Some Lessons on Complementarity for the International Criminal Court Review Conference
Nidal Nabil Jurdi
McGill University; American University of Beirut
May 20, 2010
The South African Yearbook of International Law, Vol. 34, 2009
The ICC practice in the last seven years disclosed a number of contentious issues within the legal and practical parameters of complementarity. The complementarity regime serves as a system to encourage and facilitate the compliance of states with their responsibility to investigate and prosecute international crimes. However, this has not been materialized in practice. The ipso facto admissibility of cases of inactions proved to be damaging to positive complementarity. It opens the door widely for overloading the ICC with many cases of no added value for the ICC and for ending impunity. Article 17 has been interpreted narrowly by the Prosecutor and the Chambers, and this interpretation and policy needs to be amended. In this regard, some amendments to Article 17 could be suggested; mainly to correlate explicitly Article 17 to preambler paragraph six of the Statute, and to use judicial and non-judicial tools to encourage national jurisdictions to prosecute. There are number of challenges that are awaiting the ICC Review Conference in Uganda in 2010. It will be a huge missed opportunity if complementarity is not discussed and addressed in this Conference. The hope is that the Review Conference will courageously address this vital issue to revive the path of the ICC in the direction of encouraging national jurisdictions to contribute to ending impunity, while the ICC remains vigilant to ensure justice is done in conformity with the ICC Statute.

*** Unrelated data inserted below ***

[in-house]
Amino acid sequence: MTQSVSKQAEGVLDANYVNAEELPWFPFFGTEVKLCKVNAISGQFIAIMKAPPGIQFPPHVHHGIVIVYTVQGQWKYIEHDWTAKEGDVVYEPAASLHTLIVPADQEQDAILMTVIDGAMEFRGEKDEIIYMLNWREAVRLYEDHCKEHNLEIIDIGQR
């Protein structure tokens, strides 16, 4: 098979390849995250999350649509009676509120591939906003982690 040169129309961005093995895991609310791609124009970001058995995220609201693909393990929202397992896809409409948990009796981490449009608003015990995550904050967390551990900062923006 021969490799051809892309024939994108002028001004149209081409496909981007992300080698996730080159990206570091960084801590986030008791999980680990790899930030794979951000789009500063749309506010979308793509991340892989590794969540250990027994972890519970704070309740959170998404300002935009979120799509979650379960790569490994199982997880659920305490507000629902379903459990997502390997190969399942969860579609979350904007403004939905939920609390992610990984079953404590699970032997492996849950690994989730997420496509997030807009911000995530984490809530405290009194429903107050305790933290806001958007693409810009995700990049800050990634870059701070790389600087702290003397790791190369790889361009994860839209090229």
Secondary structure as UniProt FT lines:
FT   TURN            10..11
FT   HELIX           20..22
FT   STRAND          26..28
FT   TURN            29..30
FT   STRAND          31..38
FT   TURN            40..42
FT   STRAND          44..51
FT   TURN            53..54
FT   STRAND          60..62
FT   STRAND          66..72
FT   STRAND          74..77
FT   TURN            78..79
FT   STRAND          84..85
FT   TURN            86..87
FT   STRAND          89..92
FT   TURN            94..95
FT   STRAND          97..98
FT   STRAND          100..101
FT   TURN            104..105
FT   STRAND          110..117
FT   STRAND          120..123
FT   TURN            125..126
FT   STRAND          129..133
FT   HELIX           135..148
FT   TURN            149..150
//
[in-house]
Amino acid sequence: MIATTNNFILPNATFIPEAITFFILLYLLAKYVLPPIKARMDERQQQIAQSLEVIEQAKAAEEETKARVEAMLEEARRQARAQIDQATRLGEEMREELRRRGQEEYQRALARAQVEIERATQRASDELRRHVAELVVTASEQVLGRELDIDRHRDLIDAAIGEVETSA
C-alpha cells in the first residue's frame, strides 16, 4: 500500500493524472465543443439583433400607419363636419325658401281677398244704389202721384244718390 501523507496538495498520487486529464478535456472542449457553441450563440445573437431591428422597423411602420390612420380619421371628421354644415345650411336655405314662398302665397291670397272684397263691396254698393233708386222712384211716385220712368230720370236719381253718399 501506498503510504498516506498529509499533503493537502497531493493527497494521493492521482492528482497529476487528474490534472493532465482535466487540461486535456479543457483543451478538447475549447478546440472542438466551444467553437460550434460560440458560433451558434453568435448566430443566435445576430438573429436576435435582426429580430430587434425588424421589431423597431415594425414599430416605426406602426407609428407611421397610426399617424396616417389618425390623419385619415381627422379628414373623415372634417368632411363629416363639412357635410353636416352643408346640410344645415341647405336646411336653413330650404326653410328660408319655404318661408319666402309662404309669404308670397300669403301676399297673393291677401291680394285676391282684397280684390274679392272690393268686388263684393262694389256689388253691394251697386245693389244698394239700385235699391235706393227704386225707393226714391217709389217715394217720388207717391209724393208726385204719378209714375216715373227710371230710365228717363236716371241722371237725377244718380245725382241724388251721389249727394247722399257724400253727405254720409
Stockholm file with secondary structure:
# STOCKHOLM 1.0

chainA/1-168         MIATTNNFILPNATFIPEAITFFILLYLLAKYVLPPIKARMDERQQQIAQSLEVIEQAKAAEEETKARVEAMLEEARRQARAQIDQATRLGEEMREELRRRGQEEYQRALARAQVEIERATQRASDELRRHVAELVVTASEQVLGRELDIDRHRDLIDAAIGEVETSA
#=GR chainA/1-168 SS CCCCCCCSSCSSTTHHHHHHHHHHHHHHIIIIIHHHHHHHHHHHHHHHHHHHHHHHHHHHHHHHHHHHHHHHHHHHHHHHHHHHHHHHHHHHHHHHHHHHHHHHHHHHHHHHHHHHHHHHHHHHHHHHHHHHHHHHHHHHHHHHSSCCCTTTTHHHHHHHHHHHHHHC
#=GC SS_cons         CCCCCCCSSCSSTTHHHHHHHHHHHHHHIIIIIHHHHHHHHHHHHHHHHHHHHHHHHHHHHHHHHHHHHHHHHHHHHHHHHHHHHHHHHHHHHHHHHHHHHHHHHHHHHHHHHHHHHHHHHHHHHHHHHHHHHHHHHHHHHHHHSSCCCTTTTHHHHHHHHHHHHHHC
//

Number of Pages in PDF File: 29
Keywords: Complementarity, inaction, unwillingness, inability, ICC Statute, ICC Review Conference, positive complementarity.
JEL Classification: K33
Date posted: August 2, 2010 ; Last revised: March 20, 2011